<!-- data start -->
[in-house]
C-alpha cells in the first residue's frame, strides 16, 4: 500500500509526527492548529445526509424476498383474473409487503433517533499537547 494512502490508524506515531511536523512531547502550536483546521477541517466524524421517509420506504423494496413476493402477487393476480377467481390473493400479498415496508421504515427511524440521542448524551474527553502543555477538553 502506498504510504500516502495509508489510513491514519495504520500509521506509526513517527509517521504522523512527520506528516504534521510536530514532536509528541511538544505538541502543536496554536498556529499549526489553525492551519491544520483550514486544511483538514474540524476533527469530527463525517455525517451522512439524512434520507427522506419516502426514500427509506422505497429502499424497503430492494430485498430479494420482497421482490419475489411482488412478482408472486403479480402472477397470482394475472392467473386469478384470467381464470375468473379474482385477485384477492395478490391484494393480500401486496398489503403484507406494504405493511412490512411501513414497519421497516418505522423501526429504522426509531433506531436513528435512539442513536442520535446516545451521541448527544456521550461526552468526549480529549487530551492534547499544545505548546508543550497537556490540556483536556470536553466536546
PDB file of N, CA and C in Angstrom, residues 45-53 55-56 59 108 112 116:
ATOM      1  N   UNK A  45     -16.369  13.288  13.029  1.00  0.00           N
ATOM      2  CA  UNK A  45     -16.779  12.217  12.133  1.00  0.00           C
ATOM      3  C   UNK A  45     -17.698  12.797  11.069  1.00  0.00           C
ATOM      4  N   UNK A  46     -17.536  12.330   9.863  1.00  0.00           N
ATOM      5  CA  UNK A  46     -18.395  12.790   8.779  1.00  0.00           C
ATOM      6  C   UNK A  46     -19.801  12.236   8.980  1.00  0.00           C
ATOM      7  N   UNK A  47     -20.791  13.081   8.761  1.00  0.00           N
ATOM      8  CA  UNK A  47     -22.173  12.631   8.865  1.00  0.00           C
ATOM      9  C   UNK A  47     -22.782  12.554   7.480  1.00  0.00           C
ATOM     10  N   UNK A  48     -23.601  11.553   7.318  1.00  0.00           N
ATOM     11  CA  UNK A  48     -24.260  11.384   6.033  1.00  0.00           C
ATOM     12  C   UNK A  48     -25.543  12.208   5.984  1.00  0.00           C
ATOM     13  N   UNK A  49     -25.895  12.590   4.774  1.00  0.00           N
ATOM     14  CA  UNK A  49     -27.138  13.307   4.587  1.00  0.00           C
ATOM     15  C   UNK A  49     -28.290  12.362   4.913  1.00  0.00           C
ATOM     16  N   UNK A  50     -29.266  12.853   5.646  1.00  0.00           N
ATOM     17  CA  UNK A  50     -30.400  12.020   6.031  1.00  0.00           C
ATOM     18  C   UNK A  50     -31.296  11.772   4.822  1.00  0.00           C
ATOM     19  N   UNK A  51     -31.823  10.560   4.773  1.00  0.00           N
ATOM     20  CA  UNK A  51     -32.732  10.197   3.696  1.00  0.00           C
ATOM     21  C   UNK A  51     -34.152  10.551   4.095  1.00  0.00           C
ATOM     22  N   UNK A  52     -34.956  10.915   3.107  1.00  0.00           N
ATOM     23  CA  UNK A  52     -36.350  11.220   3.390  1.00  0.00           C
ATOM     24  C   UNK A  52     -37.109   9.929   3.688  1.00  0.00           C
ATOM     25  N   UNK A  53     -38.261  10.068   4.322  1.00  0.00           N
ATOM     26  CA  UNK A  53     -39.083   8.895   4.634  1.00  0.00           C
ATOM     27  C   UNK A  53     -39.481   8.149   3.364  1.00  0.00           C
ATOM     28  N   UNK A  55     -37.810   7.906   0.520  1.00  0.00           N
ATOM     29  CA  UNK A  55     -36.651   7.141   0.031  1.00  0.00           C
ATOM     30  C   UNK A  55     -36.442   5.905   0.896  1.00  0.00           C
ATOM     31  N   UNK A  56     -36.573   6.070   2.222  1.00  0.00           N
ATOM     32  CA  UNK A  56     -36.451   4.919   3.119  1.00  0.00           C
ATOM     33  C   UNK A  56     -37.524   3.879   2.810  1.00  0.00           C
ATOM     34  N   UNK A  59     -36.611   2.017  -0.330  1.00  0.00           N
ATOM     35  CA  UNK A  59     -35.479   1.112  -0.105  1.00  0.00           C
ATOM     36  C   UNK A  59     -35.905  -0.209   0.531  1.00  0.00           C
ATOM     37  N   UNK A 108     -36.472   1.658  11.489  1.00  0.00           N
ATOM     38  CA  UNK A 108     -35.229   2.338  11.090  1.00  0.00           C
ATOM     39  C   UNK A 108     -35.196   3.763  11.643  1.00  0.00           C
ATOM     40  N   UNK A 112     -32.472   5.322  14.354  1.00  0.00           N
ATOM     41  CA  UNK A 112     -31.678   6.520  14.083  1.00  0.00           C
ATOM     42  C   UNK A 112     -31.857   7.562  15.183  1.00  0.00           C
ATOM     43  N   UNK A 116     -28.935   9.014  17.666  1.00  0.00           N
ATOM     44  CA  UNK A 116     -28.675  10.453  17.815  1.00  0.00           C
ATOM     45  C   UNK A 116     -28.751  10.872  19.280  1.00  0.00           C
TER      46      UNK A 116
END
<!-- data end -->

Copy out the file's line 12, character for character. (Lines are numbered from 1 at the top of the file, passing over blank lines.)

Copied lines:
ATOM      9  C   UNK A  47     -22.782  12.554   7.480  1.00  0.00           C